What can I do if I was fired for a bogus reason?

UPDATED: Sep 30, 2022

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What can I do if I was fired for a bogus reason?

I was working for 2 months in a company (20-25 employees family business). Few days ago I had a small argument with my boss. Nothing serious at all. But they aren’t used to a fact that employee can have his own opinion. So next day they found some very ridiculous reason and let me go. The reason was: I am clocking in too early and by that stealing company’s hours. And it didn’t matter that I am starting to work from the moment I clock-in. We did not sign any contract/agreement when I started to work there. Is there any legal action I can take against them?

Asked on January 9, 2016 under Employment Labor Law, New York


M.D., Member, California and New York Bar / FreeAdvice Contributing Attorney

Answered 7 years ago | Contributor

The fact is that most employment relationships are what is know as "at will". This means that an employer can set the terms and conditions of employment much as it sees fit or deems necessarry. What this means for you is that you can be fired for the reason they gave you, any reason or no reason at all. This holds true unless you think that your termination constituted some form of actionable discrimination; or your employer's action violated company policy or the terms of a union/employment agreement. Otherwise, your discharge appears to be legal.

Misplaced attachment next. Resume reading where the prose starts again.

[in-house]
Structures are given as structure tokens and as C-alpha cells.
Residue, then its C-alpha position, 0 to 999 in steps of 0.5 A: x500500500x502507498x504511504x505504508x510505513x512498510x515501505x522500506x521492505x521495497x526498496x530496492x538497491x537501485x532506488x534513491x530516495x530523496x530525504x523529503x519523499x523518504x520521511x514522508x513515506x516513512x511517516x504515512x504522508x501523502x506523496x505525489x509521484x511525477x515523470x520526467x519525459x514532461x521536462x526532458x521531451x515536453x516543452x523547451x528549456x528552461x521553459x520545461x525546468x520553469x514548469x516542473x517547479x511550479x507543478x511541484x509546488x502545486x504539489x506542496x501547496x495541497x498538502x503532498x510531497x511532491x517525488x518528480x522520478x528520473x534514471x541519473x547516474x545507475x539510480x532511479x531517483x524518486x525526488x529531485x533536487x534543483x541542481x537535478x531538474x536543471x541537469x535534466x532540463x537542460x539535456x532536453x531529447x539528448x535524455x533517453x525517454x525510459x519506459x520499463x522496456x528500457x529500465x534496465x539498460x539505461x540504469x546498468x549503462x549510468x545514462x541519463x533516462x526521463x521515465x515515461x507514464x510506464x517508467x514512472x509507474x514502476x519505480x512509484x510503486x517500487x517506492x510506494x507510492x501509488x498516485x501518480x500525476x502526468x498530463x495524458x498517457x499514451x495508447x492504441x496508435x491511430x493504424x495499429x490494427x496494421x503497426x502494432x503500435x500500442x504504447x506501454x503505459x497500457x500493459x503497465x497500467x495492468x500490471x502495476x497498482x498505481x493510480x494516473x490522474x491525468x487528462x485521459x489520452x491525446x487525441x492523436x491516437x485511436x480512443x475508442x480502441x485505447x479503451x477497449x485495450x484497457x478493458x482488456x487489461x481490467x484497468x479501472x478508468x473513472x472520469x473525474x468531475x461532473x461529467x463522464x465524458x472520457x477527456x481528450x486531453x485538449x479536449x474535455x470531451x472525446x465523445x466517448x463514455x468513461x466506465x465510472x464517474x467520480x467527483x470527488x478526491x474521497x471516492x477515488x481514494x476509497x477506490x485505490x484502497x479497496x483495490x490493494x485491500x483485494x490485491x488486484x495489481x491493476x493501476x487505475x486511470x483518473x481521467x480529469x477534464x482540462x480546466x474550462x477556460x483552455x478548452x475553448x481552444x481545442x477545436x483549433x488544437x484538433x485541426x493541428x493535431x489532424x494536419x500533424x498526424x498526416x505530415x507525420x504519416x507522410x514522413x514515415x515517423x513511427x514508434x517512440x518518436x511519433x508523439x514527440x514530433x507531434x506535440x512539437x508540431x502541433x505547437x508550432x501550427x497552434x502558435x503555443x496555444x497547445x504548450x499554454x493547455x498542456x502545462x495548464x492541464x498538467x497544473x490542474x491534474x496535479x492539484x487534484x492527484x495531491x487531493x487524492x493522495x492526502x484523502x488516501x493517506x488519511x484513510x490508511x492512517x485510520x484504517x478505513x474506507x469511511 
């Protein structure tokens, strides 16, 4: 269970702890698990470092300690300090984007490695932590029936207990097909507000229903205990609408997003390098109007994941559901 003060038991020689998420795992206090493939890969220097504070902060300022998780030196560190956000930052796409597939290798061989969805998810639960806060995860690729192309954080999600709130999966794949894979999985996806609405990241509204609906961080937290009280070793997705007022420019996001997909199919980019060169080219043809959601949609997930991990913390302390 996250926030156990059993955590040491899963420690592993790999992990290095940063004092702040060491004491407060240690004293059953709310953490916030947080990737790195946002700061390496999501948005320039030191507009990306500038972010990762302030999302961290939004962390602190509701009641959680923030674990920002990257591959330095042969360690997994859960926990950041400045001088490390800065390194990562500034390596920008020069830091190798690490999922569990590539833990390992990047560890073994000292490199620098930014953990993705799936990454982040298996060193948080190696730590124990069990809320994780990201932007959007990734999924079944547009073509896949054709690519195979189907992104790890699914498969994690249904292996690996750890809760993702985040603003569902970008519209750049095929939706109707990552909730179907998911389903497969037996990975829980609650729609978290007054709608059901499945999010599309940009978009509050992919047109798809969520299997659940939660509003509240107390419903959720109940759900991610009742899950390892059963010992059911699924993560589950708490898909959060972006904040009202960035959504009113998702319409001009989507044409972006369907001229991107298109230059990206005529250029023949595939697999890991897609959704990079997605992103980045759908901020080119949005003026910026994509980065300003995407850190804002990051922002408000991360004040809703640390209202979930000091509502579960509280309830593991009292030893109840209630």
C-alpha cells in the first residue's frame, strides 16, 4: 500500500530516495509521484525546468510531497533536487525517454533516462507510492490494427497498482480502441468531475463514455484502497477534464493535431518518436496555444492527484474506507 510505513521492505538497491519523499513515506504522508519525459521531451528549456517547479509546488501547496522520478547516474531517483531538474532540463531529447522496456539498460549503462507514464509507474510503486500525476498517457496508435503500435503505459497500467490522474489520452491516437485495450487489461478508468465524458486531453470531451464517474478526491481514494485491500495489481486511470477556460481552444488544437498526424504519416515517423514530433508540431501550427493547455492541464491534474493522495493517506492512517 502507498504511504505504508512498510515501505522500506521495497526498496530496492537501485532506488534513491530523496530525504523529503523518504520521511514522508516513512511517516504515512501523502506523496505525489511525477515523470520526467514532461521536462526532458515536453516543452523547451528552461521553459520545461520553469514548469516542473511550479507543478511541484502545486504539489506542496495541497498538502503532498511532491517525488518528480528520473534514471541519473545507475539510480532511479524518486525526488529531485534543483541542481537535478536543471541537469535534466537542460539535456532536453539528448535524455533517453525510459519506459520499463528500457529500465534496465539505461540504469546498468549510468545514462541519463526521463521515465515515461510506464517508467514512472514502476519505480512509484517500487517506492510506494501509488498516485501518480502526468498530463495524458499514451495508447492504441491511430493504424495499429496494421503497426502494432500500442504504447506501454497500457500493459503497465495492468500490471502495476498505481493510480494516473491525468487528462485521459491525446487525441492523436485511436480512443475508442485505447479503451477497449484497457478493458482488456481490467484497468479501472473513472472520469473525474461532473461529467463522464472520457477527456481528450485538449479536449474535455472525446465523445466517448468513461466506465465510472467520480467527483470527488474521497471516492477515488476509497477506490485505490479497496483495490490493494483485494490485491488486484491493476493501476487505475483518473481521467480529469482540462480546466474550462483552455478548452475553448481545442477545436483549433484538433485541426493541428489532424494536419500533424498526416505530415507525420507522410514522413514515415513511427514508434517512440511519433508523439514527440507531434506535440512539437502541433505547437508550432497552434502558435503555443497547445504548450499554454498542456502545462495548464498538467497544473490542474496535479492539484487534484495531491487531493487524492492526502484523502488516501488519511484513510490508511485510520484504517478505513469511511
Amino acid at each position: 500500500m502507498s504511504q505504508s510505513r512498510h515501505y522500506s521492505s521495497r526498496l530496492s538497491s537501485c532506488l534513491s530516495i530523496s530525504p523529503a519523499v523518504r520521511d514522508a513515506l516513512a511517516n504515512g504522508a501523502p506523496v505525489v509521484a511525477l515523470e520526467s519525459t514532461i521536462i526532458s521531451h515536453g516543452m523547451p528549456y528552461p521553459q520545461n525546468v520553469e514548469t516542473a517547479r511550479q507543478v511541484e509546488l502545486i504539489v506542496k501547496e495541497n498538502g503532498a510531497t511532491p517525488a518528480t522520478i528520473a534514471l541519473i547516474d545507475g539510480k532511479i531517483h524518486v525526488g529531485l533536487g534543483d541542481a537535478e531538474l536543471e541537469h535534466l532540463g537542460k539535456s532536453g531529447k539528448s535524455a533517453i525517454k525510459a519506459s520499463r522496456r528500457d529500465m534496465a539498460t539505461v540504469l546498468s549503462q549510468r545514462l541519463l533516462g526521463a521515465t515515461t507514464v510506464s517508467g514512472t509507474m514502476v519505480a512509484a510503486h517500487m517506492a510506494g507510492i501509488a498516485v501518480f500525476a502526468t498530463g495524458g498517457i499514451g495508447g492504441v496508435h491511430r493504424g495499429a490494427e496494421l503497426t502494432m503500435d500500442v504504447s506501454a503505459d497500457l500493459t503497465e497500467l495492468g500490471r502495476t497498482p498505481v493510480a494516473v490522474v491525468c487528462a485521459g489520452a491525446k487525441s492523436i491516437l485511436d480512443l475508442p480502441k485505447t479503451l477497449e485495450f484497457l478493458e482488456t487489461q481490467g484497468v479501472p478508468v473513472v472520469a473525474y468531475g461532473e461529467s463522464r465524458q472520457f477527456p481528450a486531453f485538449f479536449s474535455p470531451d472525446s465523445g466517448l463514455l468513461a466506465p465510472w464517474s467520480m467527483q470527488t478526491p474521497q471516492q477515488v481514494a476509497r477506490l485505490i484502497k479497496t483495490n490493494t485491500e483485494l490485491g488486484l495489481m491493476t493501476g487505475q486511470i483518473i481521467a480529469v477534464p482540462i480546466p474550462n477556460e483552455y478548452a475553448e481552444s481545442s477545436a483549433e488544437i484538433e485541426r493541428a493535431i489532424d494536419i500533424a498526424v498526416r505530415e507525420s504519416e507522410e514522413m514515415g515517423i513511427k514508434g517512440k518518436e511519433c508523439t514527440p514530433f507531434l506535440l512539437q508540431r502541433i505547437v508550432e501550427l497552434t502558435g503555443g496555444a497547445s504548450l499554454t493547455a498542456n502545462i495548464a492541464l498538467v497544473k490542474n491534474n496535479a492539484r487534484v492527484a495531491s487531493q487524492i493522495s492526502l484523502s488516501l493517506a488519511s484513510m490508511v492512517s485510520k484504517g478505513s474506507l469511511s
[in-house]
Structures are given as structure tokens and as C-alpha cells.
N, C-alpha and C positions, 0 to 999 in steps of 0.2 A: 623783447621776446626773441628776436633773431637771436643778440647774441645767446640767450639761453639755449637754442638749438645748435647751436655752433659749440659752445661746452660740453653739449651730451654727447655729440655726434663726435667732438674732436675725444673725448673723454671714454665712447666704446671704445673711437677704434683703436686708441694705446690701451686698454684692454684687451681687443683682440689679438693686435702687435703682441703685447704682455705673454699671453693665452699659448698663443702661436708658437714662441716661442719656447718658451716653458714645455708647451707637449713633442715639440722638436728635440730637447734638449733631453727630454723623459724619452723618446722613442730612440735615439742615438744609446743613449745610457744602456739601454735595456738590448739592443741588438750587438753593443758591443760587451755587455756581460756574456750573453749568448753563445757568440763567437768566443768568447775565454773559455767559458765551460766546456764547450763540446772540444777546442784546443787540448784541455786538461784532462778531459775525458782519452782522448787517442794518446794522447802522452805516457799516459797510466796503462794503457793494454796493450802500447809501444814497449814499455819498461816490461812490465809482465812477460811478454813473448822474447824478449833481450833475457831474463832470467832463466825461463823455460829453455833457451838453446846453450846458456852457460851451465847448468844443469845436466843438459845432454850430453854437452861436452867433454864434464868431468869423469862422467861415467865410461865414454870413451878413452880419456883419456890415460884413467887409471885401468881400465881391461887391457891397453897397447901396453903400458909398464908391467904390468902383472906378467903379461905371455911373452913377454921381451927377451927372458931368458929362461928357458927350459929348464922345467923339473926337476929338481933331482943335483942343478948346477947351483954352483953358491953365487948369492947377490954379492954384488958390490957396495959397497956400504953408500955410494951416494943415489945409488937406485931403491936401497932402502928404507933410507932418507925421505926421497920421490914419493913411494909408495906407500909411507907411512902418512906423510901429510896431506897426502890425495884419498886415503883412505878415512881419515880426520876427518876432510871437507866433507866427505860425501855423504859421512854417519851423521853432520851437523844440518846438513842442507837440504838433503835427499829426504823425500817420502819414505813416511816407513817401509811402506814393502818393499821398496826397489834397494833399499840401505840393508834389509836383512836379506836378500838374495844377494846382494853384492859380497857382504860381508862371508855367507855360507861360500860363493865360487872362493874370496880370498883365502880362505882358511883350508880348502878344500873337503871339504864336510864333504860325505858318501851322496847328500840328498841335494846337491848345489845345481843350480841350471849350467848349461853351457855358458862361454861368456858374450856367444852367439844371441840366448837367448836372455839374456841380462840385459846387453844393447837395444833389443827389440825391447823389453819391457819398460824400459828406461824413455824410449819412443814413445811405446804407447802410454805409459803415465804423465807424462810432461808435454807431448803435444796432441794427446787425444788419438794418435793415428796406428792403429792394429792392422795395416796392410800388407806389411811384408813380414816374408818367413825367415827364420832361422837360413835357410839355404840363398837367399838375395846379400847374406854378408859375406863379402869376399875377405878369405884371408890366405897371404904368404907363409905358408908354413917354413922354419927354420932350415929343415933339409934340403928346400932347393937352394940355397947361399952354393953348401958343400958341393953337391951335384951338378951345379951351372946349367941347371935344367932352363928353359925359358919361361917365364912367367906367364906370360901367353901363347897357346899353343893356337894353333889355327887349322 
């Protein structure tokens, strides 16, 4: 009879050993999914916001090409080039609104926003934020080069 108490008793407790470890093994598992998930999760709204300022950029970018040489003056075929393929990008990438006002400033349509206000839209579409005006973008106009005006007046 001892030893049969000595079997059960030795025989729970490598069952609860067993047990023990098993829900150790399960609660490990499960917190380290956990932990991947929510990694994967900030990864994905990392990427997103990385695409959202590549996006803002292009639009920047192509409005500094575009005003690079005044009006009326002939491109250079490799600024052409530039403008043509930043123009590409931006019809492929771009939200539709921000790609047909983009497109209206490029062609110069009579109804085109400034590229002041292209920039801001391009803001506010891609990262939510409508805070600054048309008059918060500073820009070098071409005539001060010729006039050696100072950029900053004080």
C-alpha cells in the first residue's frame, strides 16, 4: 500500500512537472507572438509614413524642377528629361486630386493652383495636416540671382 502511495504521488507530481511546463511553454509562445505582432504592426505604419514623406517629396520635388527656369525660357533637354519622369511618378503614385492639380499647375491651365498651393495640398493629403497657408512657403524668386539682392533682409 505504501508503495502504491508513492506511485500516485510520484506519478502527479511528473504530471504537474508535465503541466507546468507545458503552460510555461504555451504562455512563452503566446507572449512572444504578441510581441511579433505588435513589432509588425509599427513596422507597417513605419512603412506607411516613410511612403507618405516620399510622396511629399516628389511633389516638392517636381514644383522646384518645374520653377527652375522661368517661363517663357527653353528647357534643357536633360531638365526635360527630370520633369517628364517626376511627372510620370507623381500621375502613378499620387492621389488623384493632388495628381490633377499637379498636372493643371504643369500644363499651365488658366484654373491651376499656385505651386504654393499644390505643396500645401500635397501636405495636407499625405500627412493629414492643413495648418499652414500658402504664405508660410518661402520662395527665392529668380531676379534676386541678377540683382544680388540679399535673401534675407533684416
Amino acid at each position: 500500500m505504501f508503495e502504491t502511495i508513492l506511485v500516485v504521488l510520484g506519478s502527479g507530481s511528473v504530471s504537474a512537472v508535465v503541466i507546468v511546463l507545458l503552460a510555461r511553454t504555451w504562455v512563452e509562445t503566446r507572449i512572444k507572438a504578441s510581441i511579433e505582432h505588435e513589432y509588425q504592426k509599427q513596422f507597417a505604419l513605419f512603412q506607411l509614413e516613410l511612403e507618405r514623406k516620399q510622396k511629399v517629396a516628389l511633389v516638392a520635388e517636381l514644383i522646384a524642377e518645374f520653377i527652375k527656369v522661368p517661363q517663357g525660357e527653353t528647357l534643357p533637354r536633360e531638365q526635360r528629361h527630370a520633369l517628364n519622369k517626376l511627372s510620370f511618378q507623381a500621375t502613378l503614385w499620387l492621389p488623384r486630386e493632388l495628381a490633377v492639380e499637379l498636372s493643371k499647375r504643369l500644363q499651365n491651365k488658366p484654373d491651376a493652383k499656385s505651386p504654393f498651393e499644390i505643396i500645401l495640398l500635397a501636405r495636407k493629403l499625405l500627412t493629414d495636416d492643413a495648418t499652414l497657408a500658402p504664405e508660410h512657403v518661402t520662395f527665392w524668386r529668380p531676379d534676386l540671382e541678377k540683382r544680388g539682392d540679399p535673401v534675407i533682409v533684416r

IMPORTANT NOTICE: The Answer(s) provided above are for general information only. The attorney providing the answer was not serving as the attorney for the person submitting the question or in any attorney-client relationship with such person. Laws may vary from state to state, and sometimes change. Tiny variations in the facts, or a fact not set forth in a question, often can change a legal outcome or an attorney's conclusion. Although AttorneyPages.com has verified the attorney was admitted to practice law in at least one jurisdiction, he or she may not be authorized to practice law in the jurisdiction referred to in the question, nor is he or she necessarily experienced in the area of the law involved. Unlike the information in the Answer(s) above, upon which you should NOT rely, for personal advice you can rely upon we suggest you retain an attorney to represent you.

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